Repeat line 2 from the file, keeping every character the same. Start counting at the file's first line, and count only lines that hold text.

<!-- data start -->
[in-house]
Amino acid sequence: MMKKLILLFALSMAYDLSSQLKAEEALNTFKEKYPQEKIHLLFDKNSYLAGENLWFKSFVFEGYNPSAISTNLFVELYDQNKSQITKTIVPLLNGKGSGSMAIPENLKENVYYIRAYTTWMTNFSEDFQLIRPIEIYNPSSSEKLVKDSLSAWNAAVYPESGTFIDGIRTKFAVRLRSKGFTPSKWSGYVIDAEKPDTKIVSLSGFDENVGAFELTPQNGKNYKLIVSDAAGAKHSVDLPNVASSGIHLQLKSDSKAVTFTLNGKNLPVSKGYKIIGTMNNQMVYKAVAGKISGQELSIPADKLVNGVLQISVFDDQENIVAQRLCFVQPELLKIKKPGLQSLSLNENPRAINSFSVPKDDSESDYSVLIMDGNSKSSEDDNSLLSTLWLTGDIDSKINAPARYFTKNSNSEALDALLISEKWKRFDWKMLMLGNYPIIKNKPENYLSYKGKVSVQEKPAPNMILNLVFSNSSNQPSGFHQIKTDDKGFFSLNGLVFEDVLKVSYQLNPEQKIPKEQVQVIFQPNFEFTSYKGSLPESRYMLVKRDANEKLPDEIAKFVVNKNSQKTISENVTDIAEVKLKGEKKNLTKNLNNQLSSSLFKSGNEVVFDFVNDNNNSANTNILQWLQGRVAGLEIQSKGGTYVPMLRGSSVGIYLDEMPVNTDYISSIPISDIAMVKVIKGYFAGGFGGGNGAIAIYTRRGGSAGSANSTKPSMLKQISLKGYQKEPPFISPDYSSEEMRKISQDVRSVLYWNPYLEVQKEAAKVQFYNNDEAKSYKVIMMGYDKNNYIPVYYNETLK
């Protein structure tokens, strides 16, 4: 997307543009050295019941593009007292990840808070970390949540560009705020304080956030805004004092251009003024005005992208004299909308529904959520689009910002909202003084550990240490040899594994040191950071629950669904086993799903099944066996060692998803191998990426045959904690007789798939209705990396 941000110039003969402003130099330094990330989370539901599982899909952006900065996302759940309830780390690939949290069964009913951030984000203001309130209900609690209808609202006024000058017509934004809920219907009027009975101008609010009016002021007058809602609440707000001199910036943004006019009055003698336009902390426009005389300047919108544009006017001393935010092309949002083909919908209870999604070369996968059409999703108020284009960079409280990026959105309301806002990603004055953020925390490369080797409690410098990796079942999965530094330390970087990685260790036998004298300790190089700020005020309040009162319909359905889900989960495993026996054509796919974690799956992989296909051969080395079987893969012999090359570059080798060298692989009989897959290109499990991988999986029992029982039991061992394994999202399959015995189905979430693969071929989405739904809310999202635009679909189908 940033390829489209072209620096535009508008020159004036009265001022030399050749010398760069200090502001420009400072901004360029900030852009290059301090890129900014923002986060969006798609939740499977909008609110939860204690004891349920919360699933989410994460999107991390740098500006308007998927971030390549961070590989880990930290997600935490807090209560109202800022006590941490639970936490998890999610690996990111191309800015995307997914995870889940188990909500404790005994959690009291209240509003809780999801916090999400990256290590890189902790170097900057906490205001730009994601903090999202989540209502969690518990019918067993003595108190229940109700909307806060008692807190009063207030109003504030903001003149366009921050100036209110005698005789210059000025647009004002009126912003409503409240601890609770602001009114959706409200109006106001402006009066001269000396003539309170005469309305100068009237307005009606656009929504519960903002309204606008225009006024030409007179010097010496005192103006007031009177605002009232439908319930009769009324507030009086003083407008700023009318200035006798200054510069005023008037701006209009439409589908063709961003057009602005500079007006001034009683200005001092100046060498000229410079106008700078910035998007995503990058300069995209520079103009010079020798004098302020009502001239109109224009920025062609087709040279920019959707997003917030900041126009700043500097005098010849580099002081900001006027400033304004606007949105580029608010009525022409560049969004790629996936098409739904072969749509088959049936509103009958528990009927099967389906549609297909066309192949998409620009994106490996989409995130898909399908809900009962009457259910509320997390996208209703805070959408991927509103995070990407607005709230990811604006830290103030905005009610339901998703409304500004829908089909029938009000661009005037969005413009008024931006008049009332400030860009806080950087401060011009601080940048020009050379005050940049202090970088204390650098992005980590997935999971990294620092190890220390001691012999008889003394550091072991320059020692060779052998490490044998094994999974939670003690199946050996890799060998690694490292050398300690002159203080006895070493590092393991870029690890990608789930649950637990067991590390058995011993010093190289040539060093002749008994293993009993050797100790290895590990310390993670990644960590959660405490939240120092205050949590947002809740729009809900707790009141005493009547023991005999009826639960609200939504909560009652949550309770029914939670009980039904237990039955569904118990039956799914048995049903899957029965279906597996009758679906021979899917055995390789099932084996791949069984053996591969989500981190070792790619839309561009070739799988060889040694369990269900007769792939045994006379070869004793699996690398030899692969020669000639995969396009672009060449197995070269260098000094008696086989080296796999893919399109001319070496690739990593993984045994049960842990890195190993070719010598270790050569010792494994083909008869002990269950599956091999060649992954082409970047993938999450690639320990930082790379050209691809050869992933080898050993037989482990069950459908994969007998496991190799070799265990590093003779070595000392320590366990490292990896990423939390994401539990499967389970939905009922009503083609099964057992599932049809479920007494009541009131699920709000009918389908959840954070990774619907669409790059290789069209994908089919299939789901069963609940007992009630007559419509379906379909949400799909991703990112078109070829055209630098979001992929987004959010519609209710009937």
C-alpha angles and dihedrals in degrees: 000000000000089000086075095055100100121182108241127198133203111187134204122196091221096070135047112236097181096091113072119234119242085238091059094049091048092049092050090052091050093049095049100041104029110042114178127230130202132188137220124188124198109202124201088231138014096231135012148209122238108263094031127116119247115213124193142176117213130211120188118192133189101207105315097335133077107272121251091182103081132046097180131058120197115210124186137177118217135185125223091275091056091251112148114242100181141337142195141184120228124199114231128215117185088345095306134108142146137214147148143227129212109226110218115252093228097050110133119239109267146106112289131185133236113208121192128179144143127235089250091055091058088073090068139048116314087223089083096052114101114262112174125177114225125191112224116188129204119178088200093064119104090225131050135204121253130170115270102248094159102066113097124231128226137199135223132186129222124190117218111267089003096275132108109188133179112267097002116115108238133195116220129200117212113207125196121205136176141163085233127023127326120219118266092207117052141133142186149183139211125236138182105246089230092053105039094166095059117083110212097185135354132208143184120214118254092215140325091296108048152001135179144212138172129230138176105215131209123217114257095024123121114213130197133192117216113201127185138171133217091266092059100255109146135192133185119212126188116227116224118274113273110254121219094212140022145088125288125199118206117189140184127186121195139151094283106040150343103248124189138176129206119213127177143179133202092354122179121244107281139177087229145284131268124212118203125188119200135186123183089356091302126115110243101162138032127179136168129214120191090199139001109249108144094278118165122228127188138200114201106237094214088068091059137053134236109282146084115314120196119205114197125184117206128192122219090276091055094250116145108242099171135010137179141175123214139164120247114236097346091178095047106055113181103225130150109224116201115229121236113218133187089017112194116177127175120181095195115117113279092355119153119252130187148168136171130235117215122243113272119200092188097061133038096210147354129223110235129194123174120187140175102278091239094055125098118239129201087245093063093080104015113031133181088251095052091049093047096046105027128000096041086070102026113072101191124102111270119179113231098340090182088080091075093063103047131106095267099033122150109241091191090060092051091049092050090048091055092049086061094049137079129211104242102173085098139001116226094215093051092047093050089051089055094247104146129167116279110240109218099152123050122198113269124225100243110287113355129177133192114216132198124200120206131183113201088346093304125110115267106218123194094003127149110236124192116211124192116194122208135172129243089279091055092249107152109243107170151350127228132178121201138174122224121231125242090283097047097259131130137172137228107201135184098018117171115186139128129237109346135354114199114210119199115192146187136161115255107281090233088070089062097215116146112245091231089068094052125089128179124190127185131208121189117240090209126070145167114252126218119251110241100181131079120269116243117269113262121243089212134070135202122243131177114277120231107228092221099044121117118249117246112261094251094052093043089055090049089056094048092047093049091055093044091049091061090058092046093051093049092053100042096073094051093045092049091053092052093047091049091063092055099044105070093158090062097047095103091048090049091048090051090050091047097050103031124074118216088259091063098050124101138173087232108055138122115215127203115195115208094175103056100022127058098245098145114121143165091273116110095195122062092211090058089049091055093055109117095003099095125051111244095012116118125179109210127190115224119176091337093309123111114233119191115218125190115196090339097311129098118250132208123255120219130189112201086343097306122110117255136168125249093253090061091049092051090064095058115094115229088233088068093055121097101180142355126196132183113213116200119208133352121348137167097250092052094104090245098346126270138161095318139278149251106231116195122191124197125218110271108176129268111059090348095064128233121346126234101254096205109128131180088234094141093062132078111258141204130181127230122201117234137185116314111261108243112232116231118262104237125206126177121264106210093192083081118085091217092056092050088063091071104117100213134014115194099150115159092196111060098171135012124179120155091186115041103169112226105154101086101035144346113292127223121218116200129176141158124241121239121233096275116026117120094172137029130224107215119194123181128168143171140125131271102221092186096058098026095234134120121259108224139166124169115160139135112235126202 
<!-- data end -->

Amino acid sequence: MMKKLILLFALSMAYDLSSQLKAEEALNTFKEKYPQEKIHLLFDKNSYLAGENLWFKSFVFEGYNPSAISTNLFVELYDQNKSQITKTIVPLLNGKGSGSMAIPENLKENVYYIRAYTTWMTNFSEDFQLIRPIEIYNPSSSEKLVKDSLSAWNAAVYPESGTFIDGIRTKFAVRLRSKGFTPSKWSGYVIDAEKPDTKIVSLSGFDENVGAFELTPQNGKNYKLIVSDAAGAKHSVDLPNVASSGIHLQLKSDSKAVTFTLNGKNLPVSKGYKIIGTMNNQMVYKAVAGKISGQELSIPADKLVNGVLQISVFDDQENIVAQRLCFVQPELLKIKKPGLQSLSLNENPRAINSFSVPKDDSESDYSVLIMDGNSKSSEDDNSLLSTLWLTGDIDSKINAPARYFTKNSNSEALDALLISEKWKRFDWKMLMLGNYPIIKNKPENYLSYKGKVSVQEKPAPNMILNLVFSNSSNQPSGFHQIKTDDKGFFSLNGLVFEDVLKVSYQLNPEQKIPKEQVQVIFQPNFEFTSYKGSLPESRYMLVKRDANEKLPDEIAKFVVNKNSQKTISENVTDIAEVKLKGEKKNLTKNLNNQLSSSLFKSGNEVVFDFVNDNNNSANTNILQWLQGRVAGLEIQSKGGTYVPMLRGSSVGIYLDEMPVNTDYISSIPISDIAMVKVIKGYFAGGFGGGNGAIAIYTRRGGSAGSANSTKPSMLKQISLKGYQKEPPFISPDYSSEEMRKISQDVRSVLYWNPYLEVQKEAAKVQFYNNDEAKSYKVIMMGYDKNNYIPVYYNETLK